The South African Medical Research Council (SAMRC) says there are hopeful signs that the Coronavirus pandemic may have reached its peak in all the provinces by the end of July 2020.
According to this week's report, the number of estimated excess deaths have begun to decrease, consistent with the trend in the number of confirmed COVID-19 deaths.
The information is based on data from the Department of Home Affairs of the deaths registered on the National Population Register.
"To calculate 'excess mortality' in a given period, the research team look at the number of people who had died over this period compared to the number we would have expected to have died. The geographic pattern, as well as the age pattern, indicate that the excess deaths are related to COVID-19," said SAMRC's chief specialist scientist, Professor Debbie Bradshaw, on Wednesday.
The council said the pandemic has different trajectories in the provinces.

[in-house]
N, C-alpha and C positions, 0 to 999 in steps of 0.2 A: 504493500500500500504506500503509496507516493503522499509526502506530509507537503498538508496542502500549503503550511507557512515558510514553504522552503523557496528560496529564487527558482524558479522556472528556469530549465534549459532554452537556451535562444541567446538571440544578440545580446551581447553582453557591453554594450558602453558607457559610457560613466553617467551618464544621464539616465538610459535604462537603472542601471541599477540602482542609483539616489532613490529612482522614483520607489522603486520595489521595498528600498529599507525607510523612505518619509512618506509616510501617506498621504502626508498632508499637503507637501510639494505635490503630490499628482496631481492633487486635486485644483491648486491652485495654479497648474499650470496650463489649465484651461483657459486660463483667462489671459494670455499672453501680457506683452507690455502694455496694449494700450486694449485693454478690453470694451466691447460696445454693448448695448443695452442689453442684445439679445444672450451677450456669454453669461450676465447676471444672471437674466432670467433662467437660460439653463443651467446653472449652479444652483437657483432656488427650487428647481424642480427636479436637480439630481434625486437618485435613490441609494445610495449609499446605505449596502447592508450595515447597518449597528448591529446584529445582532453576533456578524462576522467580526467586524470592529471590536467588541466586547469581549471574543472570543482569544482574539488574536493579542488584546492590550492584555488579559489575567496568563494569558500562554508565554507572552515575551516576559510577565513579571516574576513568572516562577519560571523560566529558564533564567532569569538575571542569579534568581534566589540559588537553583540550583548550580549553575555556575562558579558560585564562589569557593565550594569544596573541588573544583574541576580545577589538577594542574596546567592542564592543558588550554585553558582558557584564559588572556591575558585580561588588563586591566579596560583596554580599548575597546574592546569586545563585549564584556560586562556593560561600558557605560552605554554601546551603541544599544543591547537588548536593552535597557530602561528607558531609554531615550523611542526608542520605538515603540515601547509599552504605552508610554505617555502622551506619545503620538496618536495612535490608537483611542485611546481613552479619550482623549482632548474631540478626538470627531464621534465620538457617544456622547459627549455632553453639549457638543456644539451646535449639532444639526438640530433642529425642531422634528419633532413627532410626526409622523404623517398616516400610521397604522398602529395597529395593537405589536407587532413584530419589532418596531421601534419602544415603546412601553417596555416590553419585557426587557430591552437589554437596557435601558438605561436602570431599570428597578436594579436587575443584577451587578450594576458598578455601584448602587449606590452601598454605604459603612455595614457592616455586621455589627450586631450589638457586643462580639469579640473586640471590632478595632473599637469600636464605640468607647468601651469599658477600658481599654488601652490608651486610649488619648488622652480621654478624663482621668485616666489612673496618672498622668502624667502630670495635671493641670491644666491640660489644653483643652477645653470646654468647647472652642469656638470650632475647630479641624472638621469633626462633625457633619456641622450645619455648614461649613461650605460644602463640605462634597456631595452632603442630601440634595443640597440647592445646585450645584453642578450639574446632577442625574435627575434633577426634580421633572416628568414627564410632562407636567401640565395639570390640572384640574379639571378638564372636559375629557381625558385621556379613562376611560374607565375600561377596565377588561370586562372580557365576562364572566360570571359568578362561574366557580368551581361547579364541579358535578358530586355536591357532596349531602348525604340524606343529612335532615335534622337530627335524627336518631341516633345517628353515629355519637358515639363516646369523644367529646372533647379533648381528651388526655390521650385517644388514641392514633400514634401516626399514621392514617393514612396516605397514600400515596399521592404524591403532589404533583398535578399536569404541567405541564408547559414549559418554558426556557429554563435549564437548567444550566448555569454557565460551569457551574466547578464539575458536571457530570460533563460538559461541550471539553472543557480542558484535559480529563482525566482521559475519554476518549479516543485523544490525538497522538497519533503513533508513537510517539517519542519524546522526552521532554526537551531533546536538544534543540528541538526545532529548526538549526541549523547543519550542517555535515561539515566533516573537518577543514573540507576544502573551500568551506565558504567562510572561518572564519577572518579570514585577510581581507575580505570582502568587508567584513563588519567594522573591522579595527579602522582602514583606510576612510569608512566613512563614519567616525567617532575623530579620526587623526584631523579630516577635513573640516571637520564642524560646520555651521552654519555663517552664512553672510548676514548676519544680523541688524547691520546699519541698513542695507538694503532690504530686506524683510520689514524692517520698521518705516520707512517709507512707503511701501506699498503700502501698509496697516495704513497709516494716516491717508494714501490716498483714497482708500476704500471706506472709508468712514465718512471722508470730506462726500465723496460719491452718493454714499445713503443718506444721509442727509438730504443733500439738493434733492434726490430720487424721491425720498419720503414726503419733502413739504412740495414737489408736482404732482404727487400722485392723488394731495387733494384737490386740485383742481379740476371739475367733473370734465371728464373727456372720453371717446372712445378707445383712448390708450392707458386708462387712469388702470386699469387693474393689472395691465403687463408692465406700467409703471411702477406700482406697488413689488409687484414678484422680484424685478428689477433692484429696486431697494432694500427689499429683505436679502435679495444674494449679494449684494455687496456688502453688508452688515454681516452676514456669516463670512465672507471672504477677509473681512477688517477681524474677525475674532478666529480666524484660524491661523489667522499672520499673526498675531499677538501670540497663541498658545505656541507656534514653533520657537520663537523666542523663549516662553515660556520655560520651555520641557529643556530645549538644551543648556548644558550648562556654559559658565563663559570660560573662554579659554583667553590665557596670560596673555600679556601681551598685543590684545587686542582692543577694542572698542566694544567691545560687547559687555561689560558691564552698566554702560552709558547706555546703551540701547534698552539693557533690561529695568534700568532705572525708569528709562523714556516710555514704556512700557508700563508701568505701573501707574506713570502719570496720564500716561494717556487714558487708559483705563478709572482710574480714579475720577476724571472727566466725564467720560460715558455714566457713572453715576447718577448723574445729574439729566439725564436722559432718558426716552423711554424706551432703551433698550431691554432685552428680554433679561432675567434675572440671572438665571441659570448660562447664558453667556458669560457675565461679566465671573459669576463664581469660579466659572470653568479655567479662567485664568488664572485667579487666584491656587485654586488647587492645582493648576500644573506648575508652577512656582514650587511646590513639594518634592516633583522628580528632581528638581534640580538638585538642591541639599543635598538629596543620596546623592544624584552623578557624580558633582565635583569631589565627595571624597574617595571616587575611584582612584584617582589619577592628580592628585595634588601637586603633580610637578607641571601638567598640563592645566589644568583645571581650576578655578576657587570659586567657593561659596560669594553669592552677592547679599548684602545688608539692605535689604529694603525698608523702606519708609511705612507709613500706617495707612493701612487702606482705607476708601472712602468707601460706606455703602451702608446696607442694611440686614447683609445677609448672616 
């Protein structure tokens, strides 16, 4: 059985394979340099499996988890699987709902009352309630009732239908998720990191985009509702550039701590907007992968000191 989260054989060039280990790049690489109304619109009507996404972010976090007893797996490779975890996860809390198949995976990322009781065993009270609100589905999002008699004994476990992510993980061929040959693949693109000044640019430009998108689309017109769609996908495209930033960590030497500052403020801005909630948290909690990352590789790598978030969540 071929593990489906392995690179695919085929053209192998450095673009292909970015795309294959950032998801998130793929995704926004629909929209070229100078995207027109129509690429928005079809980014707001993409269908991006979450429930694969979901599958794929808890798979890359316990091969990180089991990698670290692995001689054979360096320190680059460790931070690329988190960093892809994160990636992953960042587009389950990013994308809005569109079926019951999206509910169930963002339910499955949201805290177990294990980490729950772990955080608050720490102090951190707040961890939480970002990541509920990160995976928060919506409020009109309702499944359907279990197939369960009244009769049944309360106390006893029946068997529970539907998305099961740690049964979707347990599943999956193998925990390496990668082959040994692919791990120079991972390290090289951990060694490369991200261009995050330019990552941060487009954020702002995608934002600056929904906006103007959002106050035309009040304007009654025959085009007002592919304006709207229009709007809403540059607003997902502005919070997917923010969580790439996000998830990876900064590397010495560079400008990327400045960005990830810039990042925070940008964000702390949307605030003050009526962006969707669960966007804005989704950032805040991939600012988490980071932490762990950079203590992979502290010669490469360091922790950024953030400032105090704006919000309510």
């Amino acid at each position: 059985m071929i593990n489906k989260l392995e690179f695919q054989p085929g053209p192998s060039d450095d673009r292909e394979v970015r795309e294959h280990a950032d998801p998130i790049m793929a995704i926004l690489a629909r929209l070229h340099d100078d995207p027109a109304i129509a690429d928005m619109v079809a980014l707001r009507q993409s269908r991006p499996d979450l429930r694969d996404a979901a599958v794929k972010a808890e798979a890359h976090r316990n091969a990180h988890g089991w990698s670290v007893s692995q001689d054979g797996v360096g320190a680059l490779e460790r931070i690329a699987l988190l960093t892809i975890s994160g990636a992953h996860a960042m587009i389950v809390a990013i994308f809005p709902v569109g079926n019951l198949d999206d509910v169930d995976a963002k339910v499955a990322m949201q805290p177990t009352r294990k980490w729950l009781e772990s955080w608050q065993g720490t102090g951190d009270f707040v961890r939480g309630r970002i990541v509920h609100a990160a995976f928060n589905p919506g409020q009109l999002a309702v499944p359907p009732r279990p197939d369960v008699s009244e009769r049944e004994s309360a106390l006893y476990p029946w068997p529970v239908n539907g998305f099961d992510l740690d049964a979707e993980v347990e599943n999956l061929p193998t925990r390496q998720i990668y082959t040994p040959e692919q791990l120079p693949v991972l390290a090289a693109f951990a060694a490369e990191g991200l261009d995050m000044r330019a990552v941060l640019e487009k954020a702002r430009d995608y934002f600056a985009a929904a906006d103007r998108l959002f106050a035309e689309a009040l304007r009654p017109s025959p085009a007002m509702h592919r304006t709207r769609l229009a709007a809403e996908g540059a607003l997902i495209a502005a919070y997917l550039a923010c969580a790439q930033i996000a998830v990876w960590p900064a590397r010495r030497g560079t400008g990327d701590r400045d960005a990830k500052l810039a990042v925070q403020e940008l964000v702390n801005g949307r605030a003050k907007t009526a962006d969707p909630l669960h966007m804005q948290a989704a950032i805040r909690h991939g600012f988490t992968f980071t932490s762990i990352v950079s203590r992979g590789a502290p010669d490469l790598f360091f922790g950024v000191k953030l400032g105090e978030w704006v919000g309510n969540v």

"The Western Cape, the first province to experience community spread, stands out as having a much slower pandemic. It took several weeks to set in and is now taking time to recede," she added.
Meanwhile, the pandemics in the Eastern Cape, Gauteng and KwaZulu-Natal had much quicker increases, Bradshaw said.
She said they are still urging South Africans to continue to wear masks, practice physical distancing, hand hygiene and avoid crowds and congestion.
"Although these data do not have information about the medical cause of death apart from whether the cause was natural or unnatural, the data are invaluable as they provide a near real-time count of the total numbers of deaths from natural and unnatural causes," the Professor added.
The research shows that between 6 May and 4 August this year there were 33 478 excess deaths.
According to SAMRC, 9 469 were reported in Gauteng, 8 591 in the Eastern Cape, 5 137 in KwaZulu-Natal, 1 856 in Free State, 1 522 in Mpumalanga, 1 122 in the North West, 982 in Limpopo and 386 in the Northern Cape.
SAMRC President and CEO, Professor Glenda Gray, is calling doctors to ensure accurate completion of death certificates - especially if it is COVID-19 related.
"It will be important in understanding the true impact of the pandemic," Gray stressed.
"The downward turn of deaths is a positive sign that the virus may have peaked in some parts of the country and is in keeping with the epidemiological models of the pandemic," added Gray.